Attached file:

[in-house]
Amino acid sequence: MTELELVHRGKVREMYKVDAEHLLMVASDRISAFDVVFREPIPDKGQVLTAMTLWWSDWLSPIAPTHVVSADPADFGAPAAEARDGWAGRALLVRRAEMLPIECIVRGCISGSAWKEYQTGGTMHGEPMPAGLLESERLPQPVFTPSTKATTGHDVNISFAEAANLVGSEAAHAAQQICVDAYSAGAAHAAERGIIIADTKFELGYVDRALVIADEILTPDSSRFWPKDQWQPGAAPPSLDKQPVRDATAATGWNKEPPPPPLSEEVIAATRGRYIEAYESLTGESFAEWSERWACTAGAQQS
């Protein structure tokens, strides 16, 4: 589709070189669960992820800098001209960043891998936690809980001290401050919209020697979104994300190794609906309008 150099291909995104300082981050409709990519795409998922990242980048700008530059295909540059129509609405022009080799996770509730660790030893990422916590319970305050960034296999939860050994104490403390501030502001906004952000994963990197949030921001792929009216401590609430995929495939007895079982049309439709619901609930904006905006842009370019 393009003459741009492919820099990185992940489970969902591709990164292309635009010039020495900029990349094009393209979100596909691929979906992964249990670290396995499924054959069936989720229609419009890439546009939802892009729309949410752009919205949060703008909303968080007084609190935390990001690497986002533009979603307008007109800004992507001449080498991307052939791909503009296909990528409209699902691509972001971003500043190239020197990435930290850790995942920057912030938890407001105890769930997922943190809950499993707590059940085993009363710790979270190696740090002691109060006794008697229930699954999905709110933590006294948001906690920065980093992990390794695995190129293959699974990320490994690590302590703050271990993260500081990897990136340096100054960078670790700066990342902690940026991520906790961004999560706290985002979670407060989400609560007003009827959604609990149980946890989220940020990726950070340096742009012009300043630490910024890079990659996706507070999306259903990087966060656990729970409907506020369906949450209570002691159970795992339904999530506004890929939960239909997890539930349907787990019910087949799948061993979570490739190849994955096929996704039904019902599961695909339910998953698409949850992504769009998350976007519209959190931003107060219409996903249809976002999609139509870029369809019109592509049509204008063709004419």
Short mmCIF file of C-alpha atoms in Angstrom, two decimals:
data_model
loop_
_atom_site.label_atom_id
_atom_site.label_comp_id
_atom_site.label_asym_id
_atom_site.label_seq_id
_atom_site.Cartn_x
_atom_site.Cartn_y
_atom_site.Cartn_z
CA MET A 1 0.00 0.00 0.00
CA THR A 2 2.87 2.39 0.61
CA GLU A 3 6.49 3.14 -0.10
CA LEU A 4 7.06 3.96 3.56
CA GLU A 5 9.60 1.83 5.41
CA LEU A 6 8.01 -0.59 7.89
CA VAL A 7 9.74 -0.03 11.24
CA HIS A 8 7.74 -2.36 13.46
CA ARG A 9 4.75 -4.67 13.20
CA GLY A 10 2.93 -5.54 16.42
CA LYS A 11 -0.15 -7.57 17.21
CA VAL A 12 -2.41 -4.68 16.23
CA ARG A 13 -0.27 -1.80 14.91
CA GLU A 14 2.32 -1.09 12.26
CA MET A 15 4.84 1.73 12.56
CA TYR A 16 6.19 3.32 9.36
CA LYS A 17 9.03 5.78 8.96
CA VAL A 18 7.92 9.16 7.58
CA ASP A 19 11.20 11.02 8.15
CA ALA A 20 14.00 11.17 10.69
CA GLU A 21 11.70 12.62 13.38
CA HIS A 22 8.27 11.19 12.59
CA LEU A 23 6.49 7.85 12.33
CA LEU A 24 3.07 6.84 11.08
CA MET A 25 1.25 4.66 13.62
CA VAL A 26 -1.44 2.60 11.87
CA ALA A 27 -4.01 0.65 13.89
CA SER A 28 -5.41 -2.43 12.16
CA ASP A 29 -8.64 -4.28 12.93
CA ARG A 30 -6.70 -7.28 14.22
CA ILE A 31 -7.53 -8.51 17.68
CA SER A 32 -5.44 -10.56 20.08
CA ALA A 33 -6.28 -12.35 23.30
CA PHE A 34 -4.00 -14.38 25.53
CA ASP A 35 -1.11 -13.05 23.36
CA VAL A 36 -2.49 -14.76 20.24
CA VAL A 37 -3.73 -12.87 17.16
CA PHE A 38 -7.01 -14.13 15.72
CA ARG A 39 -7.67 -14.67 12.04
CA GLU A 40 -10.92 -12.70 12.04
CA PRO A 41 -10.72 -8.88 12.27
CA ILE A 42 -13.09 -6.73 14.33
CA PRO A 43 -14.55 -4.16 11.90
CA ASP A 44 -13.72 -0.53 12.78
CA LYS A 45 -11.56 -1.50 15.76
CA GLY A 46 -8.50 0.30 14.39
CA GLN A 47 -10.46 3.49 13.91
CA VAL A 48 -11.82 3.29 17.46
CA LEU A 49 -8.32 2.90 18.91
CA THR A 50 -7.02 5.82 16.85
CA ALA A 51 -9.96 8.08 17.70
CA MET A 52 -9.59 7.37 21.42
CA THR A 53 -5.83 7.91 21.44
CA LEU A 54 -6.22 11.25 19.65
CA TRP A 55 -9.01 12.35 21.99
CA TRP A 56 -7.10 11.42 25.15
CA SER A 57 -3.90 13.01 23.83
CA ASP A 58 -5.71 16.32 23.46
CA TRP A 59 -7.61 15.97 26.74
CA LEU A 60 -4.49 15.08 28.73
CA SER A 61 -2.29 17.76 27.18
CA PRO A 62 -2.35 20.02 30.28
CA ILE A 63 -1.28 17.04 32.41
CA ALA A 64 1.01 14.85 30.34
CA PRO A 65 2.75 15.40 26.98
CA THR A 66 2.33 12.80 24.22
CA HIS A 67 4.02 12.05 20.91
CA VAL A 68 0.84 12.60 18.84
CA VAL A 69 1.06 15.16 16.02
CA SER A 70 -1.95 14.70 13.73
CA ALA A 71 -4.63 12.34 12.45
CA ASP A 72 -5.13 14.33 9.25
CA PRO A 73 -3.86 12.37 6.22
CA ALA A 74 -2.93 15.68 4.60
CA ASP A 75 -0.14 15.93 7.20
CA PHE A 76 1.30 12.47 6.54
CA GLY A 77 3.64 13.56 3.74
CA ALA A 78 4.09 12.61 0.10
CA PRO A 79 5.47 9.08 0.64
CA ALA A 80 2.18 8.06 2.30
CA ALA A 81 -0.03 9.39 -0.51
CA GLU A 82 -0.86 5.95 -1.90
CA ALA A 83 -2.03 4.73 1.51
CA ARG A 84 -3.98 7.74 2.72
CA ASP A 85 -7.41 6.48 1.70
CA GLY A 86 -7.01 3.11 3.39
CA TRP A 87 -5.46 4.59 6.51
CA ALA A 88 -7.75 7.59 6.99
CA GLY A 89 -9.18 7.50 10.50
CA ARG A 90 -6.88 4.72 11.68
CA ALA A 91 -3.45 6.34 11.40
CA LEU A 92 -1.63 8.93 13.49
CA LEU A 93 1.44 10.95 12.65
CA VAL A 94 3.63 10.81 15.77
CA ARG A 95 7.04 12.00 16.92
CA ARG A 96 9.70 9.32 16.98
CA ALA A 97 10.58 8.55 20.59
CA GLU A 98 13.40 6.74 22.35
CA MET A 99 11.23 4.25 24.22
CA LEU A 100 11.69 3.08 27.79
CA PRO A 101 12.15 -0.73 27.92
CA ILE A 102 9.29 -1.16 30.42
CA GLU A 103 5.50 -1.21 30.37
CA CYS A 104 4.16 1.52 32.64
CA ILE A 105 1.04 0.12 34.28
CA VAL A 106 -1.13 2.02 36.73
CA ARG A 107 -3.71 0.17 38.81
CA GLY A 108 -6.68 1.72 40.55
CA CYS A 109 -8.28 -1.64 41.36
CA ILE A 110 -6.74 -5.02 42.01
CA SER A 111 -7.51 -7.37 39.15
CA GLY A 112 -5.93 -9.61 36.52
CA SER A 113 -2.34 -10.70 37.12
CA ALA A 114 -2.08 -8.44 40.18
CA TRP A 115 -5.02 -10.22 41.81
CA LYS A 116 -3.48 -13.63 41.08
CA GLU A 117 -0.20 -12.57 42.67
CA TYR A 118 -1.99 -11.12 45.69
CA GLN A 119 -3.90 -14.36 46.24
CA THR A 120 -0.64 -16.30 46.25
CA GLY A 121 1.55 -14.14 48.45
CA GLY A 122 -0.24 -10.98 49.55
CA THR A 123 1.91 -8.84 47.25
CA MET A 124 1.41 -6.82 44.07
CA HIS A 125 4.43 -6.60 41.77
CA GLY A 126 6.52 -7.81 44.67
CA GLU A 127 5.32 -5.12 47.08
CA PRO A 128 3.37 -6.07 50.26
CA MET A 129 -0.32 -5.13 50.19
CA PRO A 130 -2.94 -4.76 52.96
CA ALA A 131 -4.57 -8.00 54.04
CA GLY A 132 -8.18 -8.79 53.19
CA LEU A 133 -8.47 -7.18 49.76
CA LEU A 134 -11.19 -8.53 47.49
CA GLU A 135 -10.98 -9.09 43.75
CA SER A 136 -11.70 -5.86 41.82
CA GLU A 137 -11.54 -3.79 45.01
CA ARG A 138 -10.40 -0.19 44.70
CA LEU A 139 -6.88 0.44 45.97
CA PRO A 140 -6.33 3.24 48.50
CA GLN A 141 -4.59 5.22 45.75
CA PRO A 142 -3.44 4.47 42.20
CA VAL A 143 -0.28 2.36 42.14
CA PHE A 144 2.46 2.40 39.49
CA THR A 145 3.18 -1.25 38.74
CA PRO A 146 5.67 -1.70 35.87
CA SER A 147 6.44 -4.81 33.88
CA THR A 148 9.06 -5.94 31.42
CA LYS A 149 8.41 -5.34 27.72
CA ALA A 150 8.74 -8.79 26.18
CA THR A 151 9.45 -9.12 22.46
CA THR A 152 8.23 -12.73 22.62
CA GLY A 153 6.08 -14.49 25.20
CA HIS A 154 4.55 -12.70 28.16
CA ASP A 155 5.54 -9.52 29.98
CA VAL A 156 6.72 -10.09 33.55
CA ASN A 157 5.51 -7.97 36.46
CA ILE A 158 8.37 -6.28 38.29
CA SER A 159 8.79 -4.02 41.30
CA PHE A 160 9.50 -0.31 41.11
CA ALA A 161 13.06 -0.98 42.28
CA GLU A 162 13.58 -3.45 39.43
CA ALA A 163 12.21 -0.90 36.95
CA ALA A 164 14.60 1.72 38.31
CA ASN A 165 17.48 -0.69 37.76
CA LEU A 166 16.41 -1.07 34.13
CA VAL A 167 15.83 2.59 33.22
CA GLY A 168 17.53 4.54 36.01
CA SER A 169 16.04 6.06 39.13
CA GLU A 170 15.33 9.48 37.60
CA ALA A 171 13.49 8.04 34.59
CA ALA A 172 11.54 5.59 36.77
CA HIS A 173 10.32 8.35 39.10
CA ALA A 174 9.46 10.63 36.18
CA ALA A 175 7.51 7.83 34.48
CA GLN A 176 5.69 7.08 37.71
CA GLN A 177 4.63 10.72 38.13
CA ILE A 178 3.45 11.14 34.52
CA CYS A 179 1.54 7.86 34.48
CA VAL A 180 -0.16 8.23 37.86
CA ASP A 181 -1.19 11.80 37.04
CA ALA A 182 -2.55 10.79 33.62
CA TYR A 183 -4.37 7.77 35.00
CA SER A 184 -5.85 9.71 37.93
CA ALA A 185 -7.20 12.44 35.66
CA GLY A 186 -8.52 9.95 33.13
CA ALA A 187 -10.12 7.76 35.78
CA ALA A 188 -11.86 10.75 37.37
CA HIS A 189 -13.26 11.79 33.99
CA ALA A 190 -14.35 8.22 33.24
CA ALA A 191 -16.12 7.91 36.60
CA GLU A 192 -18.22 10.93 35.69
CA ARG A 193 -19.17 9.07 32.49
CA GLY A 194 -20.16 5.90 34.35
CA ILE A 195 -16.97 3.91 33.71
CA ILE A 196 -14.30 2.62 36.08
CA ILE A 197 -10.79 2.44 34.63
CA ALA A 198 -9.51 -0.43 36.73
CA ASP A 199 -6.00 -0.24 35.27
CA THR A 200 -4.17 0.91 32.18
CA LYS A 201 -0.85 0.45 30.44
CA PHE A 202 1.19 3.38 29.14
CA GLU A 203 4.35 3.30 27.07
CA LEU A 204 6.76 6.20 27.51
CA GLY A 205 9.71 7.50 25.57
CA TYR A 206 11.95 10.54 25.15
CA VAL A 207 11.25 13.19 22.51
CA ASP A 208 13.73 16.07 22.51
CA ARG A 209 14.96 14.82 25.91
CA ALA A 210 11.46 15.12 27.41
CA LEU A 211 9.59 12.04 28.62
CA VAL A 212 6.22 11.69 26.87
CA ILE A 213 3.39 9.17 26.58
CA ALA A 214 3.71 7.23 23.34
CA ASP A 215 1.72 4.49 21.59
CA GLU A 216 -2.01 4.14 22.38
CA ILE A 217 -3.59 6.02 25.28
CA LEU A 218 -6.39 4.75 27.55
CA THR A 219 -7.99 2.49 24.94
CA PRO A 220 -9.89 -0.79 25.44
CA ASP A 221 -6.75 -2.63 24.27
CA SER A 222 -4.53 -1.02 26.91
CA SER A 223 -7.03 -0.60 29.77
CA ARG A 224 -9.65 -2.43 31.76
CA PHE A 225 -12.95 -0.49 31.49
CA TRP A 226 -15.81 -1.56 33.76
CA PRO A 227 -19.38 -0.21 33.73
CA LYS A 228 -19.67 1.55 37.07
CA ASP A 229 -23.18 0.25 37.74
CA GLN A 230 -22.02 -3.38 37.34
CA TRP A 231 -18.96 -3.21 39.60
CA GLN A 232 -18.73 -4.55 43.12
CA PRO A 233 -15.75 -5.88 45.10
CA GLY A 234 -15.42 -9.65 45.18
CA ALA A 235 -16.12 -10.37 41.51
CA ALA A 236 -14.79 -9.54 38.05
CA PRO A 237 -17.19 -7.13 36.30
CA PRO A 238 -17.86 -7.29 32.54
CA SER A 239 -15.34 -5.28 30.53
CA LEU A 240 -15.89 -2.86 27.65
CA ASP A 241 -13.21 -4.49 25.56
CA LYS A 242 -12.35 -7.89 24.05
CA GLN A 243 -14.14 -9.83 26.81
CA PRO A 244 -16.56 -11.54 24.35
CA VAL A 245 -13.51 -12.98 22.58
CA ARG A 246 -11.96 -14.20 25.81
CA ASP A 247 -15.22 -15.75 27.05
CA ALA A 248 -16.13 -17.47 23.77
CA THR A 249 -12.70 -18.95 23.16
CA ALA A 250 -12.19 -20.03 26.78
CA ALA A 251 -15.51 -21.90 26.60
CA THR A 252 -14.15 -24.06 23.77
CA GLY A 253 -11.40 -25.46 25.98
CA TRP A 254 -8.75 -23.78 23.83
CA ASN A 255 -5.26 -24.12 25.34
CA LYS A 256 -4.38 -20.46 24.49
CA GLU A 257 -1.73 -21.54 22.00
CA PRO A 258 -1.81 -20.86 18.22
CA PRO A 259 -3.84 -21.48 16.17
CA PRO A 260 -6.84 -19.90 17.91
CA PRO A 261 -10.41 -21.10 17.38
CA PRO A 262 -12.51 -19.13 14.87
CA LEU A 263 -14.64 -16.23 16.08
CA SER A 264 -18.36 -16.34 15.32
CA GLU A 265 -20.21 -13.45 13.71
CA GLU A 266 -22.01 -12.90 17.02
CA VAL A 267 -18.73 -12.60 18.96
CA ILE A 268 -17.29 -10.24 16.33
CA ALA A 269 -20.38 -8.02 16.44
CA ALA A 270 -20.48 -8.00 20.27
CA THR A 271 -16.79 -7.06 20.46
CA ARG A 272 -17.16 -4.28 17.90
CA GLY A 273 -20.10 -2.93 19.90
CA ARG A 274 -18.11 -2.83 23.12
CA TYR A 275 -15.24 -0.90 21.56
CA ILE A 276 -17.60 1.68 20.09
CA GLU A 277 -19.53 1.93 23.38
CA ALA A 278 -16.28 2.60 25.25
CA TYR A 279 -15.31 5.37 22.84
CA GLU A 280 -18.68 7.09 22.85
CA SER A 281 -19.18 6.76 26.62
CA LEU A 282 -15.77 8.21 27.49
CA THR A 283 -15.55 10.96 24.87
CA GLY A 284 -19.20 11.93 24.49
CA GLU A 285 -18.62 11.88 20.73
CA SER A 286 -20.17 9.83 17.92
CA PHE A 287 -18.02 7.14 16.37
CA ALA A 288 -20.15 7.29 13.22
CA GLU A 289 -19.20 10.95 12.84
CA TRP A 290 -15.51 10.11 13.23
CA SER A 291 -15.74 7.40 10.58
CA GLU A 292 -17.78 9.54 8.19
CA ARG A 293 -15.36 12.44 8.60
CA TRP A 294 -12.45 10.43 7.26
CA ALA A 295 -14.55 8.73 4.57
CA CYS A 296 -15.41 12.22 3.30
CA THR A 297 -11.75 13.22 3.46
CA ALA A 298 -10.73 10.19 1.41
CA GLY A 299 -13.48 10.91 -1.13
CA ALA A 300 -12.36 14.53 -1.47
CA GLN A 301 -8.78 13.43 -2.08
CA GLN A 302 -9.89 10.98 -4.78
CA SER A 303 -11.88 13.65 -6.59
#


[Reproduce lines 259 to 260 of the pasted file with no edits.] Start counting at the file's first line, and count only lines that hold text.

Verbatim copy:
CA ARG A 246 -11.96 -14.20 25.81
CA ASP A 247 -15.22 -15.75 27.05